It is important to understand just how unique Gordon's situation is compared to other children with type-1 diabetes. In studies of hundreds of children who have just been diagnosed with diabetes, their insulin output typically increases for the first few months with many entering into what is called a honeymoon period (or partial-remission). However, after that, insulin output typically decreases each month, so that after 9 months, the majority of children are no longer in their "honeymoon" and producing very little insulin. While this was true for Gordon during his first year with diabetes (he lost his "honeymoon" status at 6 months), nearly 3 years later, he is now reversing the decline and showing greatly improved natural insulin output. Again, this is contrary to what happens in nearly all children with diabetes. As of Februrary 21, 2017 (six weeks after begininng the program), Gordon's need for insulin shots was 60% less than what it was 6 weeks earlier. In other words, while 99% of children show a continued worsening of diabetes and increased need for insulin injections with each passing year, Gordon is going in the complete opposite direction - showing reduced need for external insulin and substantiated by a 33% improvement in c-peptide. In fact, Gordon is now very close to the medical definition for re-entering back into his honeymoon phase.

It is important to look back to understand why Gordon improved so rapidly after removal of these environmental circumstances from his home. Since type-1 diabetes is an autoimmune disease, it certainly makes sense that removal of chemical products found to cause autoimmunity could very well result in less autoimmune reactions within the person, and therefore, less damage to the pancreas (and other organs). While autoimmunity is the hallmark of type-1 diabetes, it is important to note that people with type-2 diabetes have also been found to have abnormally high levels of autoimmunity, but their autoimmunity is directed toward different parts of the body other than the pancreas.


Since it is now documented that increased autoimmunity occurs in both type-1 and type-2 diabetes - it is critical to understand the actual first step that begins the autoimmune process within the body. Although this will be discussed in more detail later, autoimmunity begins when small chemical molecules bind onto proteins in the blood to form what scientists call a hapten. These newly formed haptens then attach to nearby cells which the immune system identifies as something that should be eliminated. Unfortunately, this new hapten molecule is resting on the outside of a human cell which results in the cell being destroyed as well. What's interesting about haptens is that not all synthetic chemicals today form haptens - but the ones that do, have the potential to lead to severe autoimmunity and destruction of healthy body cells.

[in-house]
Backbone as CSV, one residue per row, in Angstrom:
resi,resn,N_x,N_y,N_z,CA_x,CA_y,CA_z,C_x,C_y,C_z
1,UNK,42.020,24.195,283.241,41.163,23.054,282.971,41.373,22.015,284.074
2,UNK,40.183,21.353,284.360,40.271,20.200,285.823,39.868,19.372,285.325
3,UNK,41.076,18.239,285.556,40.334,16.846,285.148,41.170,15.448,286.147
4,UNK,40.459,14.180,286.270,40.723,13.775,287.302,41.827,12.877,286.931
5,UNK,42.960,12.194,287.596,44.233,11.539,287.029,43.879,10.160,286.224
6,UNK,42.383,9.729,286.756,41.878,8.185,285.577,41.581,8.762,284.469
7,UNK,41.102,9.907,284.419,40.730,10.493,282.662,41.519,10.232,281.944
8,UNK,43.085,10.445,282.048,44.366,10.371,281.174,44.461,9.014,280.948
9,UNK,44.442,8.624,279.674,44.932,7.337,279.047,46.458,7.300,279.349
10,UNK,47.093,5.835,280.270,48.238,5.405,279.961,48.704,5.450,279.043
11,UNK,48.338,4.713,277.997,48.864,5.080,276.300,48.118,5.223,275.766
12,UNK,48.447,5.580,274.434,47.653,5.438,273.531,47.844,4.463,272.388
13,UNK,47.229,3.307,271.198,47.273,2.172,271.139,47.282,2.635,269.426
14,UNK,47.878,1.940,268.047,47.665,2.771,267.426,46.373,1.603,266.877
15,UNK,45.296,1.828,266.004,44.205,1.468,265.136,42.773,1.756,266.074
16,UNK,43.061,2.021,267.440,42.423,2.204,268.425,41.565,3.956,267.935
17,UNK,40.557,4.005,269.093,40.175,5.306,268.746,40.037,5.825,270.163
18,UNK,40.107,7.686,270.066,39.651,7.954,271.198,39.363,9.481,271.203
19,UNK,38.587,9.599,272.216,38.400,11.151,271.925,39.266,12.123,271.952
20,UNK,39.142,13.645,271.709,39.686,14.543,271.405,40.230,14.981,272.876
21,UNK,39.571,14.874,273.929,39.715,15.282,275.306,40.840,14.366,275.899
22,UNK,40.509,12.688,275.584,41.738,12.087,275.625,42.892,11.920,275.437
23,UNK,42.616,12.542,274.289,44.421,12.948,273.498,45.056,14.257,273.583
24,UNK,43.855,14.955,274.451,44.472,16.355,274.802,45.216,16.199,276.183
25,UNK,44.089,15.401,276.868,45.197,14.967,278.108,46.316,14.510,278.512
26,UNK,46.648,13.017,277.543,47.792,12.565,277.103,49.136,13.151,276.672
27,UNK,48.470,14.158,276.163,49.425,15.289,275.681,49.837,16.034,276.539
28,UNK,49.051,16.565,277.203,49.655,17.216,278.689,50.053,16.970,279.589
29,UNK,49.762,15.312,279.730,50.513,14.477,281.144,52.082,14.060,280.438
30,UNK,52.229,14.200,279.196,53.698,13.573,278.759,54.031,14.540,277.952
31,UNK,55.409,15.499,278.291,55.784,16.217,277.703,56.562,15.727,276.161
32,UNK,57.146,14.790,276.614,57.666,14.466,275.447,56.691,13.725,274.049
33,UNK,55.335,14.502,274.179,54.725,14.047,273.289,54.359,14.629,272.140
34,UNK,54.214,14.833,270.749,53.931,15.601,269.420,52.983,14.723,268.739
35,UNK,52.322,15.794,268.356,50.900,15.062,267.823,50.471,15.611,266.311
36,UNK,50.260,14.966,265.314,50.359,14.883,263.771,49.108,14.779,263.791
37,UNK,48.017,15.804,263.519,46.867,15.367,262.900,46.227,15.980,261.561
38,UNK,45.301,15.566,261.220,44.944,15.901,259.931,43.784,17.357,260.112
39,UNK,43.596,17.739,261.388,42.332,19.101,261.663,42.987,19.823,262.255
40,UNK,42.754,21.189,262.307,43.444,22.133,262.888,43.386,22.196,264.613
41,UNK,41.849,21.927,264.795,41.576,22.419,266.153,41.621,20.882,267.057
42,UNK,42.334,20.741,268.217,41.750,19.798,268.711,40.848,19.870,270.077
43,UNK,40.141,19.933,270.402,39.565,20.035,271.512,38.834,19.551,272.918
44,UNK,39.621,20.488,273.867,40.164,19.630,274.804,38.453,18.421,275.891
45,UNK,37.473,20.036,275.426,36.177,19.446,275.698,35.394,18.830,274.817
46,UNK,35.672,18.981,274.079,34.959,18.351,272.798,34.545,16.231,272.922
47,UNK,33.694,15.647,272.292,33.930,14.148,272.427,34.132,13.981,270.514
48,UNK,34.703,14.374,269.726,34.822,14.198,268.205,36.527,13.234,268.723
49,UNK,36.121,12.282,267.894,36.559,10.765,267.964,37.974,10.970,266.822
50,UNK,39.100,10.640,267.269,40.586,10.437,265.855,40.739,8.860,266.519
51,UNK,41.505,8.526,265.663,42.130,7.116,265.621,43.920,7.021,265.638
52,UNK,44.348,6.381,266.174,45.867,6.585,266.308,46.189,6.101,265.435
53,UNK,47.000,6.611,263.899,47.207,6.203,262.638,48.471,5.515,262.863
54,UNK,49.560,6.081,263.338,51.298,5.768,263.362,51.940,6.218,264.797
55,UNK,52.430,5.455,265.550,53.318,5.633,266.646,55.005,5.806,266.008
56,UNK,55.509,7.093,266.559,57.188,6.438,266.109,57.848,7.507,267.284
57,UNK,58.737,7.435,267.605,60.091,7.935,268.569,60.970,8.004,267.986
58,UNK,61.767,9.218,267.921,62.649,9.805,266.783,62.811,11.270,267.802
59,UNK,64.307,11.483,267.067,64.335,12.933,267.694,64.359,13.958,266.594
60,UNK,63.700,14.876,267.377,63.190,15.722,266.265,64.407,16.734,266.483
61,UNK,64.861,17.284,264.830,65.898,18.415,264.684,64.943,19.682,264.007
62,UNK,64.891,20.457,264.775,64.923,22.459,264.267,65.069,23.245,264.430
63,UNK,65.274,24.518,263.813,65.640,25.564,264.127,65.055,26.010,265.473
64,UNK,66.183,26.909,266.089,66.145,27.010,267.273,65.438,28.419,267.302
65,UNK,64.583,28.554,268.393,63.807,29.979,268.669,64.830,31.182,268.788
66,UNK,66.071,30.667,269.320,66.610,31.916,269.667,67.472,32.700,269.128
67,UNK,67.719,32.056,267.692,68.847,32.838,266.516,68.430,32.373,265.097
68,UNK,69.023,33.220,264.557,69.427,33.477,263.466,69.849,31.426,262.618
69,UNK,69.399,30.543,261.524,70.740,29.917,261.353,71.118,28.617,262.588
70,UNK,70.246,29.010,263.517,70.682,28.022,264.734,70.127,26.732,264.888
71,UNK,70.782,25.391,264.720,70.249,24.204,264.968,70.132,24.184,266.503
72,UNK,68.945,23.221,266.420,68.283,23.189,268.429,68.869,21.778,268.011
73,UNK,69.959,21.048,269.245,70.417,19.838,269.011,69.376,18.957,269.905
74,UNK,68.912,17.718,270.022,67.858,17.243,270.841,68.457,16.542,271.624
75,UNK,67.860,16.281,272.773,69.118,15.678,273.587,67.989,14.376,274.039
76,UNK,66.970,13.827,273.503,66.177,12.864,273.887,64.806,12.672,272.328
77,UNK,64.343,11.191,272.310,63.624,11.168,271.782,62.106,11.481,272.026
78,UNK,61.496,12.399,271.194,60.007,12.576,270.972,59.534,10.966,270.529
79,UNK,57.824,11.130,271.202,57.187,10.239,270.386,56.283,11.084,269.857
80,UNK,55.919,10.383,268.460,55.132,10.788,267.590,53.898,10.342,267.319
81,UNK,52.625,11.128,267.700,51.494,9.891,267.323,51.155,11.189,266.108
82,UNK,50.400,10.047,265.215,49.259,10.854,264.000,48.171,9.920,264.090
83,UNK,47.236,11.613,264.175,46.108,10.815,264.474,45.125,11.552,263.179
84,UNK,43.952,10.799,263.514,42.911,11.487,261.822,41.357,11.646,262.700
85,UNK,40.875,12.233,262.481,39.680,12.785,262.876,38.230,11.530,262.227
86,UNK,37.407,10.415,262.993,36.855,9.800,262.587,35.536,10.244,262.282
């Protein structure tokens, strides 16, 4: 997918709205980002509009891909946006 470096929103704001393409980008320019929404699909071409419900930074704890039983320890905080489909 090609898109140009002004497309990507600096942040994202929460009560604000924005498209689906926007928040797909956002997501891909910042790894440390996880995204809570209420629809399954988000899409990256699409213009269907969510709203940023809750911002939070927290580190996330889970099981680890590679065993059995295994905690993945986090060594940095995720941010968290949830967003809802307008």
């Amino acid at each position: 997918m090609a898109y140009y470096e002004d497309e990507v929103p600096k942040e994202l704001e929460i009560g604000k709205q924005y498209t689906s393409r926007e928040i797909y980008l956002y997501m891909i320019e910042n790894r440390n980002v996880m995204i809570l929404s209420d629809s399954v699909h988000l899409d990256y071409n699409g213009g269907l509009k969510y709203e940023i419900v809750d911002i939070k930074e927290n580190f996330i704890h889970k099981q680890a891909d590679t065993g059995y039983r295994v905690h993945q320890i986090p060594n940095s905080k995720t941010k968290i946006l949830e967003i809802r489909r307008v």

From the perspective of trying to reduce autoimmunity in a child with diabetes (or anyone for that matter), it certainly makes sense to avoid chemical compounds in our lives that the scientific community has identified as being able to form haptens, thereby greatly reducing the first step in the autoimmune process. For those with type-1 diabetes, less autoimmunity means less daily destruction of beta-cells. Since beta-cells have now been found to regenerate daily in humans (and in numbers suspected of being in the thousands and even millions), this reduction in autoimmunity could very well alter the balance - resulting in more beta-cells being added to the pancreas than being destroyed by autoimmunity. And for those of us with a child with type-1 diabetes, imagine the end result if we could actually do something that would give our child a daily net-gain in beta-cells - rather than a net-loss...

I also wish to thank Gordon's mother "Crystal" for her tremendous cooperation in changing old habits (and often difficult to break habits) regarding changes in consumer products used in household cleaning - pest control - body care and food choices.

Because of the rapid increase of diabetes in the U.S. and around the world - scientists who study this condition agree that genetics alone cannot explain the dramatically increasing numbers - and that something in the environment must be responsible. Through extensive work by scientific communities around the world, approximately one dozen specific chemical types have been identified as increasing the risk of diabetes. This occurs as the identifed compounds slowly damage the body's defenses - increasing autoimmunity and also disrupting critical hormones in the body responsible for maintaining proper glucose levels. The list below reviews the main chemical sources identififed by research centers as showing the ability to damage the body's defenses, cause autoimmunity as well as mimic critical hormones controlling normal blood glucose levels in the body.

Phthalates Pronounced "thaylates" - the chemical is used to soften plastics - in plastic wrap on food and also as a thickening agent and solvent in many home products including plug-in air fresheners - perfumes - colognes - detergents - fabric softeners - and most cosmetics including facial & wrinkle creams - eye-liner - lipstick - and skin lotions.
Bisphenol-A Used as a liner on the inside of canned foods hard plastic bottles and dental teeth plastic coverings.
Flame Retardants Used in computer circuit boards, couch cushions, beds, infant car seats, carpeting and many other home sources.
Pesticides Used in homes for roach, ant and termite control. Another major exposure source comes from residues on food grown using conventional pesticide-based farming methods. Organic foods typically do not have measureable levels of these chemicals, thereby suggesting the importance for a child with diabetes.
Sodiun Nitrate Used to preserve meat such as ham, bacon, hot dogs and more.
MSG Monosodium glutamate. Used to artificially enhance the flavor of foods such as meats, hot dogs, Chinese Food, fast food chicken and take out restuarants such as Popeye's - Bojangles - etc. Three separate studies have found a strong link between MSG and diabetes.
Vehicle Exhaust Contains the chemical benzene and many others known to cause autoimmunity and increase diabetes risk.
Dichlorphenol Formed with using bleach in the home and also in tap water treated with chlorine.
Dioxin Found in weed killers and formed when trash is burned in back yard burning.
Toluene Main sources are nail polish and gasoline fumes when filling the gas tank.